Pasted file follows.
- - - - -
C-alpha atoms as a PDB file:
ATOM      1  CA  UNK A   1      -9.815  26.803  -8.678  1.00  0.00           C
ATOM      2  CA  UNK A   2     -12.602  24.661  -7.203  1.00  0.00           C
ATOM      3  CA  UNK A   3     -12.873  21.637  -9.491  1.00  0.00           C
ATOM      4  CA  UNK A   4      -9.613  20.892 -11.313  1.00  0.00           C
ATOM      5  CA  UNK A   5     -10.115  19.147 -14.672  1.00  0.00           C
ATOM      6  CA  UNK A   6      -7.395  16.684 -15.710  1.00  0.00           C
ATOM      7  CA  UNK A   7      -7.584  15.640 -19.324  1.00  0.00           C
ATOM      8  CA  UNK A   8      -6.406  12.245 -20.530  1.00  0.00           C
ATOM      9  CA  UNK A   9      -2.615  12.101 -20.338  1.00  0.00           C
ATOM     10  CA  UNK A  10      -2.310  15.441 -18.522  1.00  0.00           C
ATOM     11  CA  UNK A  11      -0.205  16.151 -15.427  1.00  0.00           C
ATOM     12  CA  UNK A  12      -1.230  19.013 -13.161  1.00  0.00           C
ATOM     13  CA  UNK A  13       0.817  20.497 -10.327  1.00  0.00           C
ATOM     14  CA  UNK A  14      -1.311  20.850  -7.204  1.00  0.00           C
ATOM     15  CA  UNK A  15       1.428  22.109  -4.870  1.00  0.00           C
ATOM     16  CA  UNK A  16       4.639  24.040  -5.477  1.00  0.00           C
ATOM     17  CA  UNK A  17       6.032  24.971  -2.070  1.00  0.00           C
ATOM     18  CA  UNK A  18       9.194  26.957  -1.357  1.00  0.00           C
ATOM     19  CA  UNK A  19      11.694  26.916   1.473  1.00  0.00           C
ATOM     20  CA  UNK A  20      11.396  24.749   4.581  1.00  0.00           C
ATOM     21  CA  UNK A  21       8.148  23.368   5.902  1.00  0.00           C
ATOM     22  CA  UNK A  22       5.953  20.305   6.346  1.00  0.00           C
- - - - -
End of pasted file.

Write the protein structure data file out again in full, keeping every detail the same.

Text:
C-alpha atoms as a PDB file:
ATOM      1  CA  UNK A   1      -9.815  26.803  -8.678  1.00  0.00           C
ATOM      2  CA  UNK A   2     -12.602  24.661  -7.203  1.00  0.00           C
ATOM      3  CA  UNK A   3     -12.873  21.637  -9.491  1.00  0.00           C
ATOM      4  CA  UNK A   4      -9.613  20.892 -11.313  1.00  0.00           C
ATOM      5  CA  UNK A   5     -10.115  19.147 -14.672  1.00  0.00           C
ATOM      6  CA  UNK A   6      -7.395  16.684 -15.710  1.00  0.00           C
ATOM      7  CA  UNK A   7      -7.584  15.640 -19.324  1.00  0.00           C
ATOM      8  CA  UNK A   8      -6.406  12.245 -20.530  1.00  0.00           C
ATOM      9  CA  UNK A   9      -2.615  12.101 -20.338  1.00  0.00           C
ATOM     10  CA  UNK A  10      -2.310  15.441 -18.522  1.00  0.00           C
ATOM     11  CA  UNK A  11      -0.205  16.151 -15.427  1.00  0.00           C
ATOM     12  CA  UNK A  12      -1.230  19.013 -13.161  1.00  0.00           C
ATOM     13  CA  UNK A  13       0.817  20.497 -10.327  1.00  0.00           C
ATOM     14  CA  UNK A  14      -1.311  20.850  -7.204  1.00  0.00           C
ATOM     15  CA  UNK A  15       1.428  22.109  -4.870  1.00  0.00           C
ATOM     16  CA  UNK A  16       4.639  24.040  -5.477  1.00  0.00           C
ATOM     17  CA  UNK A  17       6.032  24.971  -2.070  1.00  0.00           C
ATOM     18  CA  UNK A  18       9.194  26.957  -1.357  1.00  0.00           C
ATOM     19  CA  UNK A  19      11.694  26.916   1.473  1.00  0.00           C
ATOM     20  CA  UNK A  20      11.396  24.749   4.581  1.00  0.00           C
ATOM     21  CA  UNK A  21       8.148  23.368   5.902  1.00  0.00           C
ATOM     22  CA  UNK A  22       5.953  20.305   6.346  1.00  0.00           C